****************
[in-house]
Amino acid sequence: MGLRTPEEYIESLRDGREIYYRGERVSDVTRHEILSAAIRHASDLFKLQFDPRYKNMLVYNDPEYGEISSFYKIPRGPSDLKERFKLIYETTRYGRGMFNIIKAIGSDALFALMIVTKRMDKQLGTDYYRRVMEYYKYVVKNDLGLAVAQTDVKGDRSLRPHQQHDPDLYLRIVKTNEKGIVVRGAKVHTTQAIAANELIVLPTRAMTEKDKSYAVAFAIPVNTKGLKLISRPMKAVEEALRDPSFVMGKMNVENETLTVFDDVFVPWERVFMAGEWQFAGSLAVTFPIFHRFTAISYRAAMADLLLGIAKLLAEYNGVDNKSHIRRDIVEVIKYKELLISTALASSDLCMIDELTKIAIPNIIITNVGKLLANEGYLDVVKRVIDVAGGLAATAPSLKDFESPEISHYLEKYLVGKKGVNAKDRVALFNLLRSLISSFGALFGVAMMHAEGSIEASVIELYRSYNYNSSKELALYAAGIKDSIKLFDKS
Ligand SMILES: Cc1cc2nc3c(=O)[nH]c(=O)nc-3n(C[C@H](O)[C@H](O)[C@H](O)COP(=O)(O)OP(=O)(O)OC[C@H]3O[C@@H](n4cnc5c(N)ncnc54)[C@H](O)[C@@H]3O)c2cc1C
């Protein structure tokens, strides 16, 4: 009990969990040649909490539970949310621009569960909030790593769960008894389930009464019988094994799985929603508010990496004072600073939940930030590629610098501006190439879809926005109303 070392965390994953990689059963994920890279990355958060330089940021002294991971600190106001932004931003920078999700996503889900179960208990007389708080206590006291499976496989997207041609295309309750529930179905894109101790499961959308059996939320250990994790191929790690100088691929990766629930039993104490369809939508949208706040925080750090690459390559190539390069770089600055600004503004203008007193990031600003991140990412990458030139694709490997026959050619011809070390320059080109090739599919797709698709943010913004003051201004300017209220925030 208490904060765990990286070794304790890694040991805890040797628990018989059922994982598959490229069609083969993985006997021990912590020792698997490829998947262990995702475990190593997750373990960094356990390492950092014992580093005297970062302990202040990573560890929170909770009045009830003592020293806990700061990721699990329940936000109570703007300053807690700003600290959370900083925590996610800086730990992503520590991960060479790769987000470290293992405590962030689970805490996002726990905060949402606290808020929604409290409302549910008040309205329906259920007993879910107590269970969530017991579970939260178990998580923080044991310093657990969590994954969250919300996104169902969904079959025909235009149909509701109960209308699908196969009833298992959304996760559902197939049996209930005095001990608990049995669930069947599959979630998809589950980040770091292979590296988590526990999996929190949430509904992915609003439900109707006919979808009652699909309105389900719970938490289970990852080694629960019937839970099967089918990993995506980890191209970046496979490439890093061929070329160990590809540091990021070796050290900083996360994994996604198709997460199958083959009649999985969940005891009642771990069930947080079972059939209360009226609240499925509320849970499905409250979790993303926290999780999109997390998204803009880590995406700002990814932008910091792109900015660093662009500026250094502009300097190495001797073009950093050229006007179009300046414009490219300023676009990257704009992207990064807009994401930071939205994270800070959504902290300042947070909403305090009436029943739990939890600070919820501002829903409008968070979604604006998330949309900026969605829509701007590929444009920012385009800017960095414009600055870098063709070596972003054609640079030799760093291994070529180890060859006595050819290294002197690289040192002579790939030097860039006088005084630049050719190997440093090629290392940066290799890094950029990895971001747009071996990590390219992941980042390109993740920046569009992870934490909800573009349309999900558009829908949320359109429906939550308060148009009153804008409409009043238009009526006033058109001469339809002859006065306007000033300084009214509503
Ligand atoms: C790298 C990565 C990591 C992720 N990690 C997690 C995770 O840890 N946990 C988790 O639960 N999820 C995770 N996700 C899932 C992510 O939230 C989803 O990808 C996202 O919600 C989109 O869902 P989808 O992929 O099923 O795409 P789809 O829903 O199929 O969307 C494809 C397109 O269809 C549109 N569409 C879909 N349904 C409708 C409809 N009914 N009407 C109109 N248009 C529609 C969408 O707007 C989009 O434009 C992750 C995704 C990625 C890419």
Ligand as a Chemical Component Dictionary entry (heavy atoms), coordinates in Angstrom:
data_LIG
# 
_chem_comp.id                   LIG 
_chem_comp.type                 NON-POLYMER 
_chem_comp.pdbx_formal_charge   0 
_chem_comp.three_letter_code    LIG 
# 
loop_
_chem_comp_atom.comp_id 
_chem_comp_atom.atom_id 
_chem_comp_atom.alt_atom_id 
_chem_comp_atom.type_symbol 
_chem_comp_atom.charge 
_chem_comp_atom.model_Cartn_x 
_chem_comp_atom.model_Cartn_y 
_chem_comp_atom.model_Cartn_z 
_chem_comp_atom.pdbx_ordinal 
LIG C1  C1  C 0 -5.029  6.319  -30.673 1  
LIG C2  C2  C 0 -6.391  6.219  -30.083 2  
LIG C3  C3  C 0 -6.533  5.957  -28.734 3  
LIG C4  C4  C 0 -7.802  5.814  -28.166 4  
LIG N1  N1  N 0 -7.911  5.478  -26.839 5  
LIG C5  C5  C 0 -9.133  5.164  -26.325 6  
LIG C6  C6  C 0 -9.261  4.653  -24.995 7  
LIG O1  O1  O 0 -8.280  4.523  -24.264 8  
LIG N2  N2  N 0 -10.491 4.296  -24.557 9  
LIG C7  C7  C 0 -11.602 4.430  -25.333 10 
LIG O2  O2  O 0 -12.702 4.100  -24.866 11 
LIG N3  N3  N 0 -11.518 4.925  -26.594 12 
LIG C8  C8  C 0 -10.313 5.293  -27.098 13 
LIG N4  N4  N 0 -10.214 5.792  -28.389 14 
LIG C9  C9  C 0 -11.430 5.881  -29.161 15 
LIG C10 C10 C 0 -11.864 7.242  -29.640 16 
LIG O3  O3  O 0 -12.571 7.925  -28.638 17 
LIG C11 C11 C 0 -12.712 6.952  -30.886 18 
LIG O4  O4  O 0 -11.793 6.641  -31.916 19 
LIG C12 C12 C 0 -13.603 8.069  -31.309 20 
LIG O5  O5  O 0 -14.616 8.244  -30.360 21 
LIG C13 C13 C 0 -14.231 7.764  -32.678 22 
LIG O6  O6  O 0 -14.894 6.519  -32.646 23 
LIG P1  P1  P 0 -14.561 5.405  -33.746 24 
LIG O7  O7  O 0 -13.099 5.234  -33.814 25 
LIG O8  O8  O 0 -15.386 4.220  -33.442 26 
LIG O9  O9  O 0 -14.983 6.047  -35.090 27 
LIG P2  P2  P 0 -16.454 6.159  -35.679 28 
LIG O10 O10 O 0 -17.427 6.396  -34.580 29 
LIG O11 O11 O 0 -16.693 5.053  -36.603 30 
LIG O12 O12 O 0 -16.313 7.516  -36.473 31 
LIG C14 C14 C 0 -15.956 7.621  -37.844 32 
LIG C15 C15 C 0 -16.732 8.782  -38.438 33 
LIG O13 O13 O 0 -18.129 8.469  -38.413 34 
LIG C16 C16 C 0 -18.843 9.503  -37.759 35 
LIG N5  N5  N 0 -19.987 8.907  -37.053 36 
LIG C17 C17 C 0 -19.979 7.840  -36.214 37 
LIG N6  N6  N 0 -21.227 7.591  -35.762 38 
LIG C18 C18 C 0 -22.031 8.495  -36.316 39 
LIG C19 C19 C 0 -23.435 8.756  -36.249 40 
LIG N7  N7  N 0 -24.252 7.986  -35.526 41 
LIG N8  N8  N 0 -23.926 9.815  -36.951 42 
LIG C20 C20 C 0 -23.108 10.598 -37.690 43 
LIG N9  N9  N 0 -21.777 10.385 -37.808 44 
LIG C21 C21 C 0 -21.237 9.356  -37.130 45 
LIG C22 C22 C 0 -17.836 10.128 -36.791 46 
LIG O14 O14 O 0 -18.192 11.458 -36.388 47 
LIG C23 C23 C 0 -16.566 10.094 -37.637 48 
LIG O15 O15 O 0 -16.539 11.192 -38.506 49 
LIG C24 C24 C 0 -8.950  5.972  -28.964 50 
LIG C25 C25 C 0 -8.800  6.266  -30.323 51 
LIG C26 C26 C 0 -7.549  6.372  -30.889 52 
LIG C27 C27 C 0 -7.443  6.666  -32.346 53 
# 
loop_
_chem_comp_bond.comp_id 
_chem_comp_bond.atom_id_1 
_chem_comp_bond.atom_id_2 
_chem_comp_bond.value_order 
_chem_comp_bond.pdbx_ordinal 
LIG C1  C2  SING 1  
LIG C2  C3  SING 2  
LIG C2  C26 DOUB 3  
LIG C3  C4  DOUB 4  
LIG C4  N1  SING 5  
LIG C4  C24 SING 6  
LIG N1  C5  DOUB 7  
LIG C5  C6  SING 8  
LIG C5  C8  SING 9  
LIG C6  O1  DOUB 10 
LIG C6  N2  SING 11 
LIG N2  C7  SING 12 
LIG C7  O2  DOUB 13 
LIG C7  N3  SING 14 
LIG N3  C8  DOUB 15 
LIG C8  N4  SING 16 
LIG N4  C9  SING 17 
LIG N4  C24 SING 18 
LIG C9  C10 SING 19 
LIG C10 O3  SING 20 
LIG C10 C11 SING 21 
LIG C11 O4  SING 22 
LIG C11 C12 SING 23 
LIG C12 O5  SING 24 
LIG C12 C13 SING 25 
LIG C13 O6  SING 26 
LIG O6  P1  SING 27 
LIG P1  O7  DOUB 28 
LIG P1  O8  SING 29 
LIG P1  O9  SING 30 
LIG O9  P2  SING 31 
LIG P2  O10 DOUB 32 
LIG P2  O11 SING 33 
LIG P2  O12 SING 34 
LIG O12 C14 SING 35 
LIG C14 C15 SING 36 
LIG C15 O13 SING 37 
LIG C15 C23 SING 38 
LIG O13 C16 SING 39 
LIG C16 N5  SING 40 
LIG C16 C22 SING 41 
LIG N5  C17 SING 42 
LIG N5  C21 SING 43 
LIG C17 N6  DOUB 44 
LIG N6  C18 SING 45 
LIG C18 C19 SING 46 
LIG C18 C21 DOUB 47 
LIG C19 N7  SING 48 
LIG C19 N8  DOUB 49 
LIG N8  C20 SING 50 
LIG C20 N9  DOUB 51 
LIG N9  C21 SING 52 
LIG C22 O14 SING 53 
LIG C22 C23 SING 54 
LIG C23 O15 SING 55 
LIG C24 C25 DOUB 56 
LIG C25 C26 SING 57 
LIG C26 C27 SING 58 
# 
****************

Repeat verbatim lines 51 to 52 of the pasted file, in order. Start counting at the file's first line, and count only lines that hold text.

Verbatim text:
LIG P2  P2  P 0 -16.454 6.159  -35.679 28 
LIG O10 O10 O 0 -17.427 6.396  -34.580 29 